*The books blogger, Suzi Feay, has listed her Top 10 Booker moments and one of them, naturally, has to do with Jamie Byng.
The ebullient Canongate publisher approached her at the Groucho Club many years ago, she writes, brandishing a novel which he guaranteed was the new big thing. The book, Yann Martel's Life of Pi, went on to win the Booker in 2002. Byng was on typically enthusiastic form at Tuesday's Man Booker ceremony, this time raving about a new book that he picked up at the Frankfurt book fair. Put together by a pair of "bibliotherapists", this one is about the consolations of literature and will apparently change your life. You heard it here first. Oh, and Byng's top Booker Moment? Having a pee next to an about-to-be winner, just before the announcement was made. "He looked nervous," apparently.
*Unlike the ultra-successful Life of Pi, some of Canongate's promises do not come to fruition. We were reliably informed over the Jerusalem artichoke soufflé with black truffle purée and cep cappuccino that a Canongate editor had vowed to streak across the Guildhall's Great Hall if a book from an independent publisher didn't win. With four novels from indies on the shortlist of six, the editor must have thought that he was on to a safe bet, but then Julian Barnes's The Sense of An Ending, published by the Random House imprint Jonathan Cape, won. Disappointingly, everyone at the Canongate table kept their trousers on. Between the Covers knows the name of this coward, and is prepared to keep it secret provided that some alternative entertainment is suggested. It had better be good, though – at least one of the reticent editor's authors was most let down not to have seen his bottom.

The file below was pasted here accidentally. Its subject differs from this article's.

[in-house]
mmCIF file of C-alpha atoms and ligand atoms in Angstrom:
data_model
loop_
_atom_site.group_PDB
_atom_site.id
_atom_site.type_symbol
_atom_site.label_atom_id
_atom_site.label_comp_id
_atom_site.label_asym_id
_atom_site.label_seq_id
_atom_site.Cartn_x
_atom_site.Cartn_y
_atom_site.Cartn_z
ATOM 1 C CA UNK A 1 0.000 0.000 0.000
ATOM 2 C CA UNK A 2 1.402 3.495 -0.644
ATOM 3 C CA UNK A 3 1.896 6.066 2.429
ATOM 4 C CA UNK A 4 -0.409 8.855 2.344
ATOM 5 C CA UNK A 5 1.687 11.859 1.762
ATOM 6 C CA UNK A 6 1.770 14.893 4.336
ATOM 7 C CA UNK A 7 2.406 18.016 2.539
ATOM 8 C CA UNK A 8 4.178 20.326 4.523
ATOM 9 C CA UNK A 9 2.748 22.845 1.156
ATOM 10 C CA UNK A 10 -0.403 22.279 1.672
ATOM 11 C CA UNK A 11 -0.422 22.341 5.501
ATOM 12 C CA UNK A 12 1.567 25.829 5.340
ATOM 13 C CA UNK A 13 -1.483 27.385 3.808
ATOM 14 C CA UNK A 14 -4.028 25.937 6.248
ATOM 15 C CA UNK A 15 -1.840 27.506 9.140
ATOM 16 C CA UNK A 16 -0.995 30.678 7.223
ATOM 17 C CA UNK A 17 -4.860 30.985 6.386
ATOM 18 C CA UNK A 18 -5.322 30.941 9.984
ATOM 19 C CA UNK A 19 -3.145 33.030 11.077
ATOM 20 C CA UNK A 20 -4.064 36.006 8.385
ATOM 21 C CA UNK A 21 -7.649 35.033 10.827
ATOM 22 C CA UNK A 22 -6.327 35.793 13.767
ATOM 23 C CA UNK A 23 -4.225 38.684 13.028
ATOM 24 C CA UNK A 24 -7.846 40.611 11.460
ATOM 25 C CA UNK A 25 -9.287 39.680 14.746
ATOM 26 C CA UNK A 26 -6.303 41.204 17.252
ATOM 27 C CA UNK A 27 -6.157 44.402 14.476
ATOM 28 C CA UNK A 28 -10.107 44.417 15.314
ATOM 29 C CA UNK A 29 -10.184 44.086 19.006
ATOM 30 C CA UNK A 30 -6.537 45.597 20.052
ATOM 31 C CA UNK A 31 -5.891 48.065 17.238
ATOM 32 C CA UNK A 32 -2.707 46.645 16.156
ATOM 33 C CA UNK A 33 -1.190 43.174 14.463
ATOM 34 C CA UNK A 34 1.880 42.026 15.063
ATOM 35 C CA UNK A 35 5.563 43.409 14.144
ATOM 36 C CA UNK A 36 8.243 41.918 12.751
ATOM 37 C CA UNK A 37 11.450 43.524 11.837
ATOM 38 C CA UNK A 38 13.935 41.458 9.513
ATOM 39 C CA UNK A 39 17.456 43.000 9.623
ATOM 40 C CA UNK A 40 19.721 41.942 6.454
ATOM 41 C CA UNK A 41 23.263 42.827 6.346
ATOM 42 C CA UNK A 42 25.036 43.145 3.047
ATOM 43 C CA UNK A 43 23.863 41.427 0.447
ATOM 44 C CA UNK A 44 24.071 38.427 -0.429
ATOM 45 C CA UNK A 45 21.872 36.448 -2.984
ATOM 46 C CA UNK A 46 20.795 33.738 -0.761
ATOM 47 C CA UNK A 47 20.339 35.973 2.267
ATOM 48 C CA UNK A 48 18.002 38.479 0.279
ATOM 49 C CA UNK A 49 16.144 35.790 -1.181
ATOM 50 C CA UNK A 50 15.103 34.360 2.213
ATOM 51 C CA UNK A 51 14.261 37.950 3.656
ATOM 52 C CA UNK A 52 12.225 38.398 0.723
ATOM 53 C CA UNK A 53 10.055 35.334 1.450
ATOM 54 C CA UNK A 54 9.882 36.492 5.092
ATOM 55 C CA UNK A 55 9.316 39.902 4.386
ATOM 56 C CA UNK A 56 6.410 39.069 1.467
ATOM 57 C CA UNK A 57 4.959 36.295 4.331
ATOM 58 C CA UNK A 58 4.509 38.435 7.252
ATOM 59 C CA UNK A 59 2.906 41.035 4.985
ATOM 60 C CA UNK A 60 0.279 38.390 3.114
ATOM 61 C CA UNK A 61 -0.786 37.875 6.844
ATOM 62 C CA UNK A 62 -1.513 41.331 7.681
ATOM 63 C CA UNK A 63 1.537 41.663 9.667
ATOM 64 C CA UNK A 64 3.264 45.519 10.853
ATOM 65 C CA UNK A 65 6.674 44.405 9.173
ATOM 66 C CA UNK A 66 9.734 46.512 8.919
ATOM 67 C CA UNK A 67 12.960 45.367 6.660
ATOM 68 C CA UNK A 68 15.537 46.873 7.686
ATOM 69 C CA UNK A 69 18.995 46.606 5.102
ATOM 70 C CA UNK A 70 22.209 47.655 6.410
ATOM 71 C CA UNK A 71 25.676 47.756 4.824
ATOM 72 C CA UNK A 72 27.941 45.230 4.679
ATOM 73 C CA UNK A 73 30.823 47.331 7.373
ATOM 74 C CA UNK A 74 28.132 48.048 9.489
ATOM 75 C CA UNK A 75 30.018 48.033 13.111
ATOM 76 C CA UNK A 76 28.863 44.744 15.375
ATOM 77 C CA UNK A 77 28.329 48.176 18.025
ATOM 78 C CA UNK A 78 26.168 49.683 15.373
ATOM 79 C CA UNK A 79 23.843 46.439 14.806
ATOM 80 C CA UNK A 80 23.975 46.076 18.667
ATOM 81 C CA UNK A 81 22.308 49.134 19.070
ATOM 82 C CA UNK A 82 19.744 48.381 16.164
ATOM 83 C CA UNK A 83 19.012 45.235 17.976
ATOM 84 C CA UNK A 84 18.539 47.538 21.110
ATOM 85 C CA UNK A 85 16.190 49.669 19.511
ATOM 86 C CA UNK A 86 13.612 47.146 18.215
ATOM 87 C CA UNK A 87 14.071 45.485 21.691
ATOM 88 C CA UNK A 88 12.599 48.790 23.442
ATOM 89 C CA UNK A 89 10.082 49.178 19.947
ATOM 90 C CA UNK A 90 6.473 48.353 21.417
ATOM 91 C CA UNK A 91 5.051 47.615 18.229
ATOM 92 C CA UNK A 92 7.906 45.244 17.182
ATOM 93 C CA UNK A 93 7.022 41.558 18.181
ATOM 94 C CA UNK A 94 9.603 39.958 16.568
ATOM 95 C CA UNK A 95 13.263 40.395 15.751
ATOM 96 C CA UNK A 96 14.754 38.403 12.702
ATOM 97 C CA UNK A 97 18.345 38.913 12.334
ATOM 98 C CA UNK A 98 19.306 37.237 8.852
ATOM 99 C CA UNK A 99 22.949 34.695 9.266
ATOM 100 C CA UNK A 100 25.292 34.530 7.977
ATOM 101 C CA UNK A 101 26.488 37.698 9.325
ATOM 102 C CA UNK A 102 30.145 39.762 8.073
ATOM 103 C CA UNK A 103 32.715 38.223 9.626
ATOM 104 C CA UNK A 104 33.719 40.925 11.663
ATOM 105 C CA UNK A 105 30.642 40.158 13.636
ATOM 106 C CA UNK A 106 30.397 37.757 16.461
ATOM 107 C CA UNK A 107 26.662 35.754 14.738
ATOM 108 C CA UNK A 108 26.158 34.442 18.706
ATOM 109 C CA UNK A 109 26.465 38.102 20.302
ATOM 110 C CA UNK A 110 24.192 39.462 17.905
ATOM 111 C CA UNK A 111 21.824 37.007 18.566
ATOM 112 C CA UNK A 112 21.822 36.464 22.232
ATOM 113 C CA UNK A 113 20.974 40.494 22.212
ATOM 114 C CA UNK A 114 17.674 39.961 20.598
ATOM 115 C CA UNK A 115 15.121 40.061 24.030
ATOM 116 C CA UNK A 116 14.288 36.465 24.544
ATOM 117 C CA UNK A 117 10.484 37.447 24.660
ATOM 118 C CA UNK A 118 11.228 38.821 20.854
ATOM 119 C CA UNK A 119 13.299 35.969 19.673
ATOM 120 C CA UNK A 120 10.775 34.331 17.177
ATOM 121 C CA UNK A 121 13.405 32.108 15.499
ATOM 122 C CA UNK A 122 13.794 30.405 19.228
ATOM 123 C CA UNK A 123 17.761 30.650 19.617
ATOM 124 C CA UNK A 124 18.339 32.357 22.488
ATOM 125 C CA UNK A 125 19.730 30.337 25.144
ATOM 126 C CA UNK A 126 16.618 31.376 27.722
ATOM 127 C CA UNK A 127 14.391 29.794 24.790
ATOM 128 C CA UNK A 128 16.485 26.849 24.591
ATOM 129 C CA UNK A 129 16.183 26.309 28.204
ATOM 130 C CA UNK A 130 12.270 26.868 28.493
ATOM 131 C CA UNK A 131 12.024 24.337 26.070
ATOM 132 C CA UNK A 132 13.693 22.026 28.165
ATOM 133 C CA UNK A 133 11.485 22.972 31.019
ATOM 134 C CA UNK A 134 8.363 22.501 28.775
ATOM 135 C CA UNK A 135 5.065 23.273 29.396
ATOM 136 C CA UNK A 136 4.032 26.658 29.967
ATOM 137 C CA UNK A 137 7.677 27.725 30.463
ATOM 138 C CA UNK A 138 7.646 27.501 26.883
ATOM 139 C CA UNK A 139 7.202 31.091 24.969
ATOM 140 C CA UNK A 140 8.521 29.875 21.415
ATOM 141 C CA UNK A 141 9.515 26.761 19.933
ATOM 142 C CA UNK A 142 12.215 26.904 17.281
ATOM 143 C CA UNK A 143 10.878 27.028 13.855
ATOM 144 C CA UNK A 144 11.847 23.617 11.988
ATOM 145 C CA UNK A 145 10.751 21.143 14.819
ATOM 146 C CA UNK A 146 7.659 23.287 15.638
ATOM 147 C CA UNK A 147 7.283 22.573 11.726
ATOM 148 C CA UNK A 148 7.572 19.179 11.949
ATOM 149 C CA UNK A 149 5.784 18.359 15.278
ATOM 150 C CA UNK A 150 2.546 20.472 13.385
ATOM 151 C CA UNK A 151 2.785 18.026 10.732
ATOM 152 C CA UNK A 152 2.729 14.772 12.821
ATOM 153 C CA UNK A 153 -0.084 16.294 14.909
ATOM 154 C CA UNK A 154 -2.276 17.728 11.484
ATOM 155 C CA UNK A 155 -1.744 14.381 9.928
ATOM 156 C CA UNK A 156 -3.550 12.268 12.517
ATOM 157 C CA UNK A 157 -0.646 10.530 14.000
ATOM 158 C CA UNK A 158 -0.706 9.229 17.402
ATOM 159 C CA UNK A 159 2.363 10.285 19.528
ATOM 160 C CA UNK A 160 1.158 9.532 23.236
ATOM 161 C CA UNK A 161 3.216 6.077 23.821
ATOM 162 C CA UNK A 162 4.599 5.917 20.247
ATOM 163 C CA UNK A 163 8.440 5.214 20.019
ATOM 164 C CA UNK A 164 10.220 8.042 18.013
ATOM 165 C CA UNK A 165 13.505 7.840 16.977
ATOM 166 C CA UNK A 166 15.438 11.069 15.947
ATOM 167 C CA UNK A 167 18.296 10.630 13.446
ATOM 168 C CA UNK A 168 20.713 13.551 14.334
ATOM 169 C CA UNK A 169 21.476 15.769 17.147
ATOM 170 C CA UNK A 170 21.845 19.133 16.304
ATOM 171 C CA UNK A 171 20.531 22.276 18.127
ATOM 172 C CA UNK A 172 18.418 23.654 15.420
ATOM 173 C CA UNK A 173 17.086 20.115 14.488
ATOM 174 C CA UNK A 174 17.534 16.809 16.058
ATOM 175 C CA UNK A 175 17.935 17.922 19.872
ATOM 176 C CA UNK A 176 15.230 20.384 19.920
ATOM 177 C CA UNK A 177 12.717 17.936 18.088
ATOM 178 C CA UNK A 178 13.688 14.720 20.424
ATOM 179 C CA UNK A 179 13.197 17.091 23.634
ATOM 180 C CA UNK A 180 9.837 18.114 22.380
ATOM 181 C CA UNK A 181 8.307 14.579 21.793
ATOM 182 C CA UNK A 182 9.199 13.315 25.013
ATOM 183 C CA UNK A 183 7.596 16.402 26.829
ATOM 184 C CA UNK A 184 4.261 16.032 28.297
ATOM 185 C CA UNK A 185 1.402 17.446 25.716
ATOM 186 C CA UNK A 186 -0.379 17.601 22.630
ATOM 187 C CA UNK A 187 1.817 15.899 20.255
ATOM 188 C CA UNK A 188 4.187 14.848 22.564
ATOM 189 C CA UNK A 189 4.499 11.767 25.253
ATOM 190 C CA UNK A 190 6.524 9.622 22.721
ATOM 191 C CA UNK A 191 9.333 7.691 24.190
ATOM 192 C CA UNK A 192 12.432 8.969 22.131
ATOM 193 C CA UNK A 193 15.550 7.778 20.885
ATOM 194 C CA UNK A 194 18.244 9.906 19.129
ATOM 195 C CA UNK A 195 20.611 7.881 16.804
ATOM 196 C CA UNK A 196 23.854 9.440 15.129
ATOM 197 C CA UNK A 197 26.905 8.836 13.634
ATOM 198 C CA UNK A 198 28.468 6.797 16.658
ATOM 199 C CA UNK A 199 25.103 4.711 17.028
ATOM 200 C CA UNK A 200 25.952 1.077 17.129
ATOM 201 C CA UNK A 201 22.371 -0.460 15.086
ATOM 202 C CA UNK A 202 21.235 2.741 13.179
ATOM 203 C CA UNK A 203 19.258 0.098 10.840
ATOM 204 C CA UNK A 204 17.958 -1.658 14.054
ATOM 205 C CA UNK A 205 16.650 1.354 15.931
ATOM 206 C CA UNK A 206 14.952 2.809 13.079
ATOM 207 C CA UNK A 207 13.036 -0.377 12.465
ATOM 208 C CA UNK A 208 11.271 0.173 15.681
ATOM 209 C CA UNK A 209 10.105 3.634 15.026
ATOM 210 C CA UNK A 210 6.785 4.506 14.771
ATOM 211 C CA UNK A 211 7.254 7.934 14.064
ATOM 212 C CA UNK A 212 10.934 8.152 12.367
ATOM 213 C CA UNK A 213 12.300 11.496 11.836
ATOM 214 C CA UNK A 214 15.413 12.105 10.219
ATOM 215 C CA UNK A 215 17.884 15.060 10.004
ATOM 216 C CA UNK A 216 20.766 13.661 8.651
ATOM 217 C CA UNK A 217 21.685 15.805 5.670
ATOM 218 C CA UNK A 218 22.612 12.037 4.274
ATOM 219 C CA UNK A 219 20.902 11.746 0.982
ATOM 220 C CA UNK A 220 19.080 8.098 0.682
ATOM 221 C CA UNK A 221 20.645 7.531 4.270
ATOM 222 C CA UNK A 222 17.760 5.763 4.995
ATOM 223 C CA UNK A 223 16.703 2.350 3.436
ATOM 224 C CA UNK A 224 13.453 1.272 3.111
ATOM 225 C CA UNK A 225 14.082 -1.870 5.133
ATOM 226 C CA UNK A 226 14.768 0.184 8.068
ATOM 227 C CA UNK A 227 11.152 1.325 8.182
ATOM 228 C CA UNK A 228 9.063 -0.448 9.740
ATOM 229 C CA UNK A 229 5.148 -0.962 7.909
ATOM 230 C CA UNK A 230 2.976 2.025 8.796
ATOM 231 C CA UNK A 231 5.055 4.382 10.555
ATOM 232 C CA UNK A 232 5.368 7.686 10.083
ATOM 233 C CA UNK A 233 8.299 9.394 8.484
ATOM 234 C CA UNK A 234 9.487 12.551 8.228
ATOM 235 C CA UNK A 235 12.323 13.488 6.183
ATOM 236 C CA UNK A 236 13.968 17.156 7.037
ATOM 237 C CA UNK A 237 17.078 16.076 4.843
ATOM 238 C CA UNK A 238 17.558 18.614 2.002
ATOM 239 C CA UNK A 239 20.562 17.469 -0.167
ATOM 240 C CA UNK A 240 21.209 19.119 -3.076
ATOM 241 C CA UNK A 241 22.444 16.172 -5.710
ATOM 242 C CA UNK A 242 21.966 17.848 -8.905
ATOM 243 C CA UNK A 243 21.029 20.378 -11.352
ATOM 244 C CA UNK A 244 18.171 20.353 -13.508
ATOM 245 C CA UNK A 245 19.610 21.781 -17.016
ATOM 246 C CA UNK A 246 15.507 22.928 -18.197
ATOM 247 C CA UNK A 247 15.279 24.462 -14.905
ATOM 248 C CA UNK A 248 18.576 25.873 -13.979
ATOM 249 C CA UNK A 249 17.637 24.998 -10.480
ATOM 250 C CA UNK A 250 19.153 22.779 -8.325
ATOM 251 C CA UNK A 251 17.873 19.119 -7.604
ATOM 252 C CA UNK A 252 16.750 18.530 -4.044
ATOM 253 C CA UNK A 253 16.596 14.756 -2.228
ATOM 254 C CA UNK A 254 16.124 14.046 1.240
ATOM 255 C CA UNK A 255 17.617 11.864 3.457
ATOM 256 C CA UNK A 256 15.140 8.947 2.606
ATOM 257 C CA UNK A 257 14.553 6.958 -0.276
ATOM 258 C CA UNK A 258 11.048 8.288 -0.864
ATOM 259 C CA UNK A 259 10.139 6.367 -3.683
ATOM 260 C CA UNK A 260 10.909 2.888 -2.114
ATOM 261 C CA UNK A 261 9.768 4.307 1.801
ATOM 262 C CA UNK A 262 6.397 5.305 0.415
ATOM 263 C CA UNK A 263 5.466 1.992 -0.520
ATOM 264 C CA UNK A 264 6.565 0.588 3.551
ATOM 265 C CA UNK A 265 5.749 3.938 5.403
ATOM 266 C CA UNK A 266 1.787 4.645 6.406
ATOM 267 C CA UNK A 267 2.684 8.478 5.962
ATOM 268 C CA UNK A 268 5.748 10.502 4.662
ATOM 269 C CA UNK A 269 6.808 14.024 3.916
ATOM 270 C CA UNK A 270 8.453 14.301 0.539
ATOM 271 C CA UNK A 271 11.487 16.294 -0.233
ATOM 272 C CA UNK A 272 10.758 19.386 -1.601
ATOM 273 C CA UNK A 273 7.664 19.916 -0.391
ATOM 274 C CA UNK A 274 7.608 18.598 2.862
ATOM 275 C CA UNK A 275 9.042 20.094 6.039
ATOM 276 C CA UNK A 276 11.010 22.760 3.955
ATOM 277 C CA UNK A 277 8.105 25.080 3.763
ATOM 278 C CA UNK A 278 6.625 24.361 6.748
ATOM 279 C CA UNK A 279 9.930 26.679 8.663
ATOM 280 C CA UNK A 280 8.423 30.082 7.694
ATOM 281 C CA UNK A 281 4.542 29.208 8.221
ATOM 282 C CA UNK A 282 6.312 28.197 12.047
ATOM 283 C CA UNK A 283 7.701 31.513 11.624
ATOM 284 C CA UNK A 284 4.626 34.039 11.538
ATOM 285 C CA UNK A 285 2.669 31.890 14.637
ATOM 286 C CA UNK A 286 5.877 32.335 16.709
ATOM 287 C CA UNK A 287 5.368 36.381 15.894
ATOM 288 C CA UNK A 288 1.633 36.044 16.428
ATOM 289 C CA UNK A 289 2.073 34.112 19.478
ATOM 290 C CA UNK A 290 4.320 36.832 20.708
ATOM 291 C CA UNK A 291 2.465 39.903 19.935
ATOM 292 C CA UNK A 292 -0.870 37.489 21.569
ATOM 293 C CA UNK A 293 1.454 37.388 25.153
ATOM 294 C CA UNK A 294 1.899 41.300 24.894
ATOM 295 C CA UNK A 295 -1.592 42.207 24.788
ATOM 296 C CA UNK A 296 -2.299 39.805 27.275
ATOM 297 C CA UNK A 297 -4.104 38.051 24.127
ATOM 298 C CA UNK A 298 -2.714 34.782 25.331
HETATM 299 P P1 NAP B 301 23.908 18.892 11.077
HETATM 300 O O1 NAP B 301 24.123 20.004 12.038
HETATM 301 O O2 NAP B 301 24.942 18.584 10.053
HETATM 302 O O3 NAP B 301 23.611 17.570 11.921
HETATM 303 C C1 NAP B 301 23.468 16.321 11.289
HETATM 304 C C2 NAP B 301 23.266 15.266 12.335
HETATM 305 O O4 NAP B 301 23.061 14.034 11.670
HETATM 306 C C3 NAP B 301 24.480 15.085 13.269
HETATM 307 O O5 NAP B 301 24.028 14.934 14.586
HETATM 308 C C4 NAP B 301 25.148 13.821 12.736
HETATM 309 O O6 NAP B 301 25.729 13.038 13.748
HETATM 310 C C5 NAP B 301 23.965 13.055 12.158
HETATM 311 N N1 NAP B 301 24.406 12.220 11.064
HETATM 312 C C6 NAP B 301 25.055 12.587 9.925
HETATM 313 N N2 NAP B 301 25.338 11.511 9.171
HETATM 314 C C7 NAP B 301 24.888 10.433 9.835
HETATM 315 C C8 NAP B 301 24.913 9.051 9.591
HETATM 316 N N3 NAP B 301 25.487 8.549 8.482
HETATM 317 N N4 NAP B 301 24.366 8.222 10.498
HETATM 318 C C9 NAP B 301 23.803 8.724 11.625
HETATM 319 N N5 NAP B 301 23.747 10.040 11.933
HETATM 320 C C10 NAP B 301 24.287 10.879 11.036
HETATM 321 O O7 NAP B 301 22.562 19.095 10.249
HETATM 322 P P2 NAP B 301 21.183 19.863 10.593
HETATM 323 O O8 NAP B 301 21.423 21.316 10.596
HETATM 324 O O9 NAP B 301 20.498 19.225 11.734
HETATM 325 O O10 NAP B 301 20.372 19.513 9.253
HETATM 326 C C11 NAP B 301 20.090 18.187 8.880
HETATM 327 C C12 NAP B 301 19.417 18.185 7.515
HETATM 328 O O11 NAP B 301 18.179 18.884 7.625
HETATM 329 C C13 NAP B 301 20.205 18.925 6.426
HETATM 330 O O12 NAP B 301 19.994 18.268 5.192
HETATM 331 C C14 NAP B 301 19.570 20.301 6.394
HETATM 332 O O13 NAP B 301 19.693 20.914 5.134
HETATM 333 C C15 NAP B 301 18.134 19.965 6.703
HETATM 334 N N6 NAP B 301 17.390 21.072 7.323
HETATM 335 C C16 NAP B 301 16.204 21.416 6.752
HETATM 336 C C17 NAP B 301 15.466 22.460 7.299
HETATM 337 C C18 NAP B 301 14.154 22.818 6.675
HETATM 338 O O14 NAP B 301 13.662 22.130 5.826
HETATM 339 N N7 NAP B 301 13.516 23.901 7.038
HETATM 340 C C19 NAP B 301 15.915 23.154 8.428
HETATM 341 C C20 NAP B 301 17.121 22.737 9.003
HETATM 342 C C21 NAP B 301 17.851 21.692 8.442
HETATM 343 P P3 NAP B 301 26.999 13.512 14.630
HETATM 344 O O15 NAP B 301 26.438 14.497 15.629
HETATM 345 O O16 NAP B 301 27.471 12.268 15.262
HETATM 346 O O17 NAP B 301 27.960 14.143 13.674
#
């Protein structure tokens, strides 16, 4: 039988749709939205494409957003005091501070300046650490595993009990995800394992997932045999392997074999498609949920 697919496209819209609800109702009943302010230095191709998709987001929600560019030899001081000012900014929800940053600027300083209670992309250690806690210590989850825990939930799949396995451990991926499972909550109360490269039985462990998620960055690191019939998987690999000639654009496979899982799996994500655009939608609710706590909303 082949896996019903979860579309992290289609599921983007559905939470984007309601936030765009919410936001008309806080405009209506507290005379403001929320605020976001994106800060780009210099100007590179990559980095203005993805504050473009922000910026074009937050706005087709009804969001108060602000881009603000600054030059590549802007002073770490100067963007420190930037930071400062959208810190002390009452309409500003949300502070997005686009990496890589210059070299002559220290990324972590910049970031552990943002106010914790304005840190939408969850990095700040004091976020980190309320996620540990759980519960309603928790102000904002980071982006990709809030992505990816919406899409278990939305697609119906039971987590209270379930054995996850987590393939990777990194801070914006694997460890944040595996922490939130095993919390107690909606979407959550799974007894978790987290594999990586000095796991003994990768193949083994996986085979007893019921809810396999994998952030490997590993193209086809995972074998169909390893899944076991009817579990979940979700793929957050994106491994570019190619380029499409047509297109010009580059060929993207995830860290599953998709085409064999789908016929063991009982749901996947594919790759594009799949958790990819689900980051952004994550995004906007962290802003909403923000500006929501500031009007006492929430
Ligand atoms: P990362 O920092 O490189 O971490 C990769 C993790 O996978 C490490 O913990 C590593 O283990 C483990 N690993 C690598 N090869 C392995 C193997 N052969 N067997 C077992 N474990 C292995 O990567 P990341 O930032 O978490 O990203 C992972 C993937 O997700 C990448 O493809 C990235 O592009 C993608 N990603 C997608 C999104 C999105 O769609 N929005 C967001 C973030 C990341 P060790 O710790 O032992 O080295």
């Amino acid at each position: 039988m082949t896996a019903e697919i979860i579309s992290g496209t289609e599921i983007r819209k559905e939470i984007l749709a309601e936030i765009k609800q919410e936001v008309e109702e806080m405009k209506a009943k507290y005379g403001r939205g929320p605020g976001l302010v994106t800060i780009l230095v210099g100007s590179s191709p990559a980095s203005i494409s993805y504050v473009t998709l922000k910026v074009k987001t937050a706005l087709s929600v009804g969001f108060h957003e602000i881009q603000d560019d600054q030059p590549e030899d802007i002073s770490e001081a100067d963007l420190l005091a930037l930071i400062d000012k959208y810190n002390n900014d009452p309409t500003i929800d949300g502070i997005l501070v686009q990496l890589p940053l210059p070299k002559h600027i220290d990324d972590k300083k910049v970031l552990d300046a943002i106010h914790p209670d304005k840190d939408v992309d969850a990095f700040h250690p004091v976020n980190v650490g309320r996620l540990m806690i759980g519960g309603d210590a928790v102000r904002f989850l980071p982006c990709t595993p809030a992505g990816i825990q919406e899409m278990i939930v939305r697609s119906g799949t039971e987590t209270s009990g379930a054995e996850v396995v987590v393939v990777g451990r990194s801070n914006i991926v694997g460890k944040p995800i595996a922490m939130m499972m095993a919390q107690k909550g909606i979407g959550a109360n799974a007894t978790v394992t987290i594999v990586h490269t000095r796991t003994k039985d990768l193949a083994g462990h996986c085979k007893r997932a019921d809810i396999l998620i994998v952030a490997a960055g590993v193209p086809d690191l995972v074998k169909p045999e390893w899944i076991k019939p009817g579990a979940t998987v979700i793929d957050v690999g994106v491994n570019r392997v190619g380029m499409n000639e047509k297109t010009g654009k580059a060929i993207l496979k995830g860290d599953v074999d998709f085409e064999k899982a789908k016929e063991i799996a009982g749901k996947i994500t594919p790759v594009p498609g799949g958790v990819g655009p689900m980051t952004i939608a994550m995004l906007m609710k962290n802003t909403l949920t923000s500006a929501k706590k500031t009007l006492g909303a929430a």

*Also disappointing was the news from novelist Justin Cartwright, whose book In Every Face I Meet was shortlisted for the Booker in 1995. Halfway through the white and dark chocolate mille-feuille with poached whole orange purée and stem ginger ice cream, Cartwright revealed that he has been approached to appear as a contestant on BBC 2's Celebrity Bake Off...but has turned the producers down. Carter explains that, despite the convincing cup cake scene in Other People's Money and his excellent cooking skills, he is really not expert in baking and would rather stick to his speciality, roast chicken. His friends are in despair. ("Fifteen novels," he sighed, "and the one thing that impresses them is Celebrity Bake Off.") Cartwright is currently working on a screenplay, after which he hopes to get to work on another novel. Perhaps when that is finished and wins next year's Man Booker Prize, he will have time to star in Celebrity Come Dine With Me 2012.
*Congratulations to The Independent on Sunday's ace book reviewer Christian House, who has managed to be at the winning publisher's Booker night afterparty two years in a row by virtue of the fact that he reviewed, and recommended, both winning novels in these pages. Of Barnes's new winner, he wrote: "The result is adroit and unnerving and Barnes's keen intellect has rarely been so apparent." His view of last year's winner, The Finkler Question, was that "[Howard] Jacobson cunningly crafts sublime pathos from comedy and vice versa." Unfortunately, Christian and the other guests at Jonathan Cape's party were not the first to hear that their author had won. They were listening to the news on a radio with a slight delay, and the winner was first announced to the party via Twitter.